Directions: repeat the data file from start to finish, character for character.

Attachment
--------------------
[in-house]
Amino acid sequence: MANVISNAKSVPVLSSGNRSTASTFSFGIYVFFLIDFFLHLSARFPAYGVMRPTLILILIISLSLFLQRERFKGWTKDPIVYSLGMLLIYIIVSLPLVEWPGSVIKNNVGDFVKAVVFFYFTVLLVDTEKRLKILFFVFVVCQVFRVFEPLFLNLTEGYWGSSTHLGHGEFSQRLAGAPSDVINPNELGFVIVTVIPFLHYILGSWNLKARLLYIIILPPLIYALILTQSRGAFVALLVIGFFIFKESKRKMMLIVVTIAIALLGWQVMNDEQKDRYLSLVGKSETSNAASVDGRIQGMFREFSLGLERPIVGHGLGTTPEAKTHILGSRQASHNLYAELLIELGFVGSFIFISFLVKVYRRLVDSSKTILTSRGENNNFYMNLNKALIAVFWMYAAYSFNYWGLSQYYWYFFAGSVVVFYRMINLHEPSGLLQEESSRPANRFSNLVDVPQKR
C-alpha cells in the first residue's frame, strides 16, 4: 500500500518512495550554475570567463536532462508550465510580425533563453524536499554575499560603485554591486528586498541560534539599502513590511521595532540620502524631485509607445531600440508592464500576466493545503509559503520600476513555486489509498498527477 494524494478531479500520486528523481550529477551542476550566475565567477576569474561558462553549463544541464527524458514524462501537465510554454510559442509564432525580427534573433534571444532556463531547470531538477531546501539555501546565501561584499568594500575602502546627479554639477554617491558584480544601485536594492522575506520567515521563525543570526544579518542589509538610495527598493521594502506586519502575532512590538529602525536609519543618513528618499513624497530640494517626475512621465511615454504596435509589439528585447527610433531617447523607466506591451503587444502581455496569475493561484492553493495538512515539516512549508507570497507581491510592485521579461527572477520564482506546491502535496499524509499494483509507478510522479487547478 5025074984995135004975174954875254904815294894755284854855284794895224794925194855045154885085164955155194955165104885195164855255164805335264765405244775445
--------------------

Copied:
[in-house]
Amino acid sequence: MANVISNAKSVPVLSSGNRSTASTFSFGIYVFFLIDFFLHLSARFPAYGVMRPTLILILIISLSLFLQRERFKGWTKDPIVYSLGMLLIYIIVSLPLVEWPGSVIKNNVGDFVKAVVFFYFTVLLVDTEKRLKILFFVFVVCQVFRVFEPLFLNLTEGYWGSSTHLGHGEFSQRLAGAPSDVINPNELGFVIVTVIPFLHYILGSWNLKARLLYIIILPPLIYALILTQSRGAFVALLVIGFFIFKESKRKMMLIVVTIAIALLGWQVMNDEQKDRYLSLVGKSETSNAASVDGRIQGMFREFSLGLERPIVGHGLGTTPEAKTHILGSRQASHNLYAELLIELGFVGSFIFISFLVKVYRRLVDSSKTILTSRGENNNFYMNLNKALIAVFWMYAAYSFNYWGLSQYYWYFFAGSVVVFYRMINLHEPSGLLQEESSRPANRFSNLVDVPQKR
C-alpha cells in the first residue's frame, strides 16, 4: 500500500518512495550554475570567463536532462508550465510580425533563453524536499554575499560603485554591486528586498541560534539599502513590511521595532540620502524631485509607445531600440508592464500576466493545503509559503520600476513555486489509498498527477 494524494478531479500520486528523481550529477551542476550566475565567477576569474561558462553549463544541464527524458514524462501537465510554454510559442509564432525580427534573433534571444532556463531547470531538477531546501539555501546565501561584499568594500575602502546627479554639477554617491558584480544601485536594492522575506520567515521563525543570526544579518542589509538610495527598493521594502506586519502575532512590538529602525536609519543618513528618499513624497530640494517626475512621465511615454504596435509589439528585447527610433531617447523607466506591451503587444502581455496569475493561484492553493495538512515539516512549508507570497507581491510592485521579461527572477520564482506546491502535496499524509499494483509507478510522479487547478 5025074984995135004975174954875254904815294894755284854855284794895224794925194855045154885085164955155194955165104885195164855255164805335264765405244775445